If you can, I would appreciate any feedback.

I can pretty much guarantee some feedback.


Posted in "How To..." - Practical Notes, Hard-Identity Catholicism, HONORED GUESTS | Tagged , , | 14 Comments


First, help each other out with your prayers:



STUDENTS, PARENTS: Text Books, Back To School, and You


I am grateful to those of you who have been using my amazon search box and links that I post, whether in these USA or in the UK.  As a matter of fact, on the UK side of the pond, the revenue from those links is handled a little differently.  The credit my account with “gift card” amounts, which expire.  Thus, recently, I was able to send my friend Fr. Tim Finigan a couple items from his own wish list, and this on the eve of his having to leave his home and parish of some 17 years.  So, I thank you for helping me to brighten a fellow priests day.

Also, recently, I had a book drive project for seminarians of the Diocese of Madison.  HERE  During the annual gathering of the all the seminarians with Bp. Morlino (aka The Extraordinary Ordinary) I gave them a couple talks about the Extraordinary Form and, during discussion, found that some were lacking Joseph Ratzingers Spirit of the Liturgy.  I posted a request for a number of that book, through my own wish list, and BAMMO! the books were purchased for the guys within an hour.  So, I posted for a few more books and KABLAM! you did it again.  So, we were able to distribute some great books to these guys. THANKS TO YOU!

I hope you are all using the Mystic Monk Coffee link on the side bar.  You neeeeeeed coffeeeeee!  Buy coffee and help the Carmelites in Wyoming build their new digs.  They now have – I am not making this up - CHOCOLATE MINT coffee.  They also have, right now, their SUMMER BLEND.  I haven’t tried it, but I’ll bet that “It’s swell!”

Also, because I am concerned about your online security and identity theft, you might consider looking into LifeLock.  I have an affiliate program with them now.  I use it.  It is a good line of defense.  Be alert and be smart.

At last, some of you have sent items from my wish list, both the stuff list and the Kindle book list.  Thanks!  I have tried to include your initials on the sidebar along with those of people whose regular monthly donations (by subscription) and ad hoc donations come in.  It is my duty and pleasure to pray for my benefactors, which is what I consider all of you to be whether the donation is large or small, whether the item is a bigger purchase or less so.  Each and everything that arrives is a boost and encouragement and a real concrete help.  Thus, many and sincere thanks.  Also thanks to those who have, for one reason dropped out of the subscription donations and those new people who have signed up!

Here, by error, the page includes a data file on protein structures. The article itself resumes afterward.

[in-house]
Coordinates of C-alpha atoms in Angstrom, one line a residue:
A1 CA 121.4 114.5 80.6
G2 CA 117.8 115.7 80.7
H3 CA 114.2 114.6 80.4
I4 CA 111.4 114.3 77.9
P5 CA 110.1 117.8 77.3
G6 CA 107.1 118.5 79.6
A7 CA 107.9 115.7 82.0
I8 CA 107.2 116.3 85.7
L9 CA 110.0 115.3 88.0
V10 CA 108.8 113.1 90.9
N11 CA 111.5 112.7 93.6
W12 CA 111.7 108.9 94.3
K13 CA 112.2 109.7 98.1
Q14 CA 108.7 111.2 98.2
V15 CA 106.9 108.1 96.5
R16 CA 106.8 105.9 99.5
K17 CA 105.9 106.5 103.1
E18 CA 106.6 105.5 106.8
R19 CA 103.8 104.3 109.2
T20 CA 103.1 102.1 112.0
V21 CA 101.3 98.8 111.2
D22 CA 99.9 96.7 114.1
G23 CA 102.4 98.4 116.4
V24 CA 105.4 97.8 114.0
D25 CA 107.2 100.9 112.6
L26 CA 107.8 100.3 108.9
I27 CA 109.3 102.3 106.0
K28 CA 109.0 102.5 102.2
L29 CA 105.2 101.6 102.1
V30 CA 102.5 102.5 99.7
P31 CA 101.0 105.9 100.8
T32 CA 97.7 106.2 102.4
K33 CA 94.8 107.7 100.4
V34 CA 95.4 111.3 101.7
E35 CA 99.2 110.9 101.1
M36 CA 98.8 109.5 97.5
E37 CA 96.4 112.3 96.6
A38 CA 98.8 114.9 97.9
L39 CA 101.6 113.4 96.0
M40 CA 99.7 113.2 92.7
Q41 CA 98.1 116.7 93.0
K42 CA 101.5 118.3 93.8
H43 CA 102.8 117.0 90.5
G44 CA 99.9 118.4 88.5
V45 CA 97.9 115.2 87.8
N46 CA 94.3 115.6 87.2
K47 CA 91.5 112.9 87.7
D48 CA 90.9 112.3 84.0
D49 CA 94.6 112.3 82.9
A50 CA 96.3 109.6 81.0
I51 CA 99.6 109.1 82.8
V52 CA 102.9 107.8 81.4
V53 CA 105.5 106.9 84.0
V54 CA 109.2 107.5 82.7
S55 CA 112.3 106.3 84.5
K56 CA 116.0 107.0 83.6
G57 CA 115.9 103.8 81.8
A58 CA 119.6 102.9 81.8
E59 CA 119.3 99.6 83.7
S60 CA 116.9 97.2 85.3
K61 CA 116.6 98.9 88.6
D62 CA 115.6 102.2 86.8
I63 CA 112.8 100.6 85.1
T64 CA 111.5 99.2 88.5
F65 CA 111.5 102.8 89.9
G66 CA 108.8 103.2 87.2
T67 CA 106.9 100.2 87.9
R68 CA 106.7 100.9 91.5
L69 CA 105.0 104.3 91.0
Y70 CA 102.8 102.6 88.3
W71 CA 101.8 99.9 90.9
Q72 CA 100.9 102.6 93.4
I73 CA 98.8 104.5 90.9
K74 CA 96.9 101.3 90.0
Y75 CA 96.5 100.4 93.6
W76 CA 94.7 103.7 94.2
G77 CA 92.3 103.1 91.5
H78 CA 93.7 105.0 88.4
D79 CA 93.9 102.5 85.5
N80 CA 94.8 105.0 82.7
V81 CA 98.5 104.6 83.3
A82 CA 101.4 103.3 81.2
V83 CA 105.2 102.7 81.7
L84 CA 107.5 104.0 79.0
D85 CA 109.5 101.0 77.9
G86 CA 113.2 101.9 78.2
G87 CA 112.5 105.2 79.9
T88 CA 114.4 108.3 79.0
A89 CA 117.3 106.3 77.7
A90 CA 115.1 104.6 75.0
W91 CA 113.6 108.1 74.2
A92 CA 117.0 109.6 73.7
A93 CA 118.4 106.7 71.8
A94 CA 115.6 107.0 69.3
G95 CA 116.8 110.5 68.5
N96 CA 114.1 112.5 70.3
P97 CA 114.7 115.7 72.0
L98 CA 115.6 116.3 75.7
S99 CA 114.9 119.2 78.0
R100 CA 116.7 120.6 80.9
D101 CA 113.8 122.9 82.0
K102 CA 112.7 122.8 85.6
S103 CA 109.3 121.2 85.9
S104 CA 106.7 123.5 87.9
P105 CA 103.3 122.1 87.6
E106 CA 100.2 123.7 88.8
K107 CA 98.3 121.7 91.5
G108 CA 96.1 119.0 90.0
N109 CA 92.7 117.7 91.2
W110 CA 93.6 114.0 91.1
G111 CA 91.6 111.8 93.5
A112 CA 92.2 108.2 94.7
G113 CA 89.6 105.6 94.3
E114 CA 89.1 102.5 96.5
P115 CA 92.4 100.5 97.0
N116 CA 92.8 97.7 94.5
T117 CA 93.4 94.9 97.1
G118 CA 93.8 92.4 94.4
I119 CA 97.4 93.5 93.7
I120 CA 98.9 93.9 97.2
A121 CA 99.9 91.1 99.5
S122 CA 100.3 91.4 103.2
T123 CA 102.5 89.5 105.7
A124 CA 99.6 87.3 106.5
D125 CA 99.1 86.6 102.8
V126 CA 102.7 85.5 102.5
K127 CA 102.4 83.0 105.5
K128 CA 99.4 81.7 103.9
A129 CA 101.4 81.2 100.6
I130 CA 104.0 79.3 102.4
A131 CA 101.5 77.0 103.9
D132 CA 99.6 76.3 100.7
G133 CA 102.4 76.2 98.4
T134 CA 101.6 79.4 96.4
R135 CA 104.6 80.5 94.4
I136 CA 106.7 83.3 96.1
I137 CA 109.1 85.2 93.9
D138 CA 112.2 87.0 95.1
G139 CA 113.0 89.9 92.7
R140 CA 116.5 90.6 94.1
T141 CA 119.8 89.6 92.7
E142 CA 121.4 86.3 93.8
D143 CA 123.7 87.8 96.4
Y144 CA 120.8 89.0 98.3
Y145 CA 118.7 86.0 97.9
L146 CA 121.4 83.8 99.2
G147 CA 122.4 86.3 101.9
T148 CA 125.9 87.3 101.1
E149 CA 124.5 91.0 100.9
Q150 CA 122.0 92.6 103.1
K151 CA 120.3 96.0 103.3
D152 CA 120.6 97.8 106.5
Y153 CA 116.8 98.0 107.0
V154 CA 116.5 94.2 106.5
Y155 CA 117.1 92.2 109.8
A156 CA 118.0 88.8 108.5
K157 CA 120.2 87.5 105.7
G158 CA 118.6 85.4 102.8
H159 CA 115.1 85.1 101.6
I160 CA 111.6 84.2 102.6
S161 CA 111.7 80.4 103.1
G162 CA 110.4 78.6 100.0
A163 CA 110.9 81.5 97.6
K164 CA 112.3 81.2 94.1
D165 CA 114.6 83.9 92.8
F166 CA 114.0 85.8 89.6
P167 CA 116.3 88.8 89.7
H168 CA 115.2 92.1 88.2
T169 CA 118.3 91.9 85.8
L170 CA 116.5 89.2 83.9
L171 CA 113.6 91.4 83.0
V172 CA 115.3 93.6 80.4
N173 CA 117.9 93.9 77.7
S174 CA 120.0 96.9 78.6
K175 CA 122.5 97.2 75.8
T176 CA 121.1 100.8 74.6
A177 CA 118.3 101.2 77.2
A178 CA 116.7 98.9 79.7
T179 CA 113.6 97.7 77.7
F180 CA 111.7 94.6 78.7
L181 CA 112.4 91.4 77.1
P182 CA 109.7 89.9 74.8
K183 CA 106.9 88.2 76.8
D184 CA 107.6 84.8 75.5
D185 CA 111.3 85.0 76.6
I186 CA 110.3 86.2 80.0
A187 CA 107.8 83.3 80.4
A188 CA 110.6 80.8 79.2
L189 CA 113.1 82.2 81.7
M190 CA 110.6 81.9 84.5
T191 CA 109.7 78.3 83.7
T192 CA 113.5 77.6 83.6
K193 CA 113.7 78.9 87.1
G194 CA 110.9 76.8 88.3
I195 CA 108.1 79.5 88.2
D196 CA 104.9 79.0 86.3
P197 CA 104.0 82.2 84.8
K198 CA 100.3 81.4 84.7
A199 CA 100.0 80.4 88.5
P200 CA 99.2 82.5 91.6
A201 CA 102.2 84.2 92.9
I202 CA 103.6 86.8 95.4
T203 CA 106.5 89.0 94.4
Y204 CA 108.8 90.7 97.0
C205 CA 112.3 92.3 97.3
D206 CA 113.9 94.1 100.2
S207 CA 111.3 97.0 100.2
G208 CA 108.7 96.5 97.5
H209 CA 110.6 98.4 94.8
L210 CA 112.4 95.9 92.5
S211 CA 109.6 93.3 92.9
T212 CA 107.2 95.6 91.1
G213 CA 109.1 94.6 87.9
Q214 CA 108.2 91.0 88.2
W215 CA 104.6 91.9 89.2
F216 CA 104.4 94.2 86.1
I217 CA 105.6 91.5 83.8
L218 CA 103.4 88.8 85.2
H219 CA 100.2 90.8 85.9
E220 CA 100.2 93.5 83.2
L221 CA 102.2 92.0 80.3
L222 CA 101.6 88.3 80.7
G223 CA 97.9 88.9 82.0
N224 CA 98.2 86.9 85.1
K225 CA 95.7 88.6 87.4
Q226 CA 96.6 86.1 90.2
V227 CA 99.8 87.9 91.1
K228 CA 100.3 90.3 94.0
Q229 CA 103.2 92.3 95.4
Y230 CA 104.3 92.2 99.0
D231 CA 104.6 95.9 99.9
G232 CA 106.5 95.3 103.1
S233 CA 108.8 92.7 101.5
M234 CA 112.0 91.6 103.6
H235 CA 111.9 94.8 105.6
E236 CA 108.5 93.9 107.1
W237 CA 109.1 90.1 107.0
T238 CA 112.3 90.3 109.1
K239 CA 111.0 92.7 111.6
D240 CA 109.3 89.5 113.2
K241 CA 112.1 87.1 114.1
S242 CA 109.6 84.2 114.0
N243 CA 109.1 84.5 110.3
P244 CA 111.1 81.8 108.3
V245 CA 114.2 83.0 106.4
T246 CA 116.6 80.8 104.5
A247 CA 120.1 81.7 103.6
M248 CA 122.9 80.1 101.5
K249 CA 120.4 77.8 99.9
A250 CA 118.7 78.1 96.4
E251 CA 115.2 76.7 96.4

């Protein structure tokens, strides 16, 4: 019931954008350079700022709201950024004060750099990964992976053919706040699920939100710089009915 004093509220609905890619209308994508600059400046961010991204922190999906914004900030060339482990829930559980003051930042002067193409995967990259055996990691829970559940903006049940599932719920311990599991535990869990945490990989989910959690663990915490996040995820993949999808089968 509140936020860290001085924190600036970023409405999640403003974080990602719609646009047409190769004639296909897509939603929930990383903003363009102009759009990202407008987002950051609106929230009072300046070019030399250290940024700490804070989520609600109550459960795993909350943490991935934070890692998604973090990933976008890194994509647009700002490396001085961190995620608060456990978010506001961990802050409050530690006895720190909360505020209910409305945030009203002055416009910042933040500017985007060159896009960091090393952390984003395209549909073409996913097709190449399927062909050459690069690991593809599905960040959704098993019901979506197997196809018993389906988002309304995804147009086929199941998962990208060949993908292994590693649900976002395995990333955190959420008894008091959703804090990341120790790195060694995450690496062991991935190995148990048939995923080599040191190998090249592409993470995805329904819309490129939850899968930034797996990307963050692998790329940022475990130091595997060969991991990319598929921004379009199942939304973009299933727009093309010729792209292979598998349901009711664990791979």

Lastly, I also appreciate email notes.  Here is one that came recently from a reader:

I’m an upcoming senior at Rutgers University and I would like to thank you for being my first exposure to the Extraordinary Form. I stumbled upon your blog last year while trying to find ways to be an effective CCD teacher and ever since then, my eyes have been opened! I’m an active member of my parish (lector, cantor, CCD teacher) but at the same time, I bring my friends and classmates to an EF at least once a month and they all love the reverence in it and we always learn something new and amazing each time. Basically, I just would like to thank you for being an awesome source of knowledge regarding the faith.

This is how it is done.  We each influence the sphere we have been placed in.  Thanks for passing along what you have found!

I am convinced, with Benedict XVI, that the crisis of identity in the Church is a crisis, first and foremost, of our sacred worship, our liturgy.  We have to revitalize our worship, in order to straighten out and revitalize every other aspect of our Catholic lives and also to present a coherent identity to the world.  The use of the Extraordinary Form will help us to do this.

Thank you to everyone who reads and engages.

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Friday Fun Moment: One Hit Wonders (and a digression)

I saw something in a TV segment while doing some chores in the Steam Pipe Distribution Center about the show hosts’ favorite “One Hit Wonders”.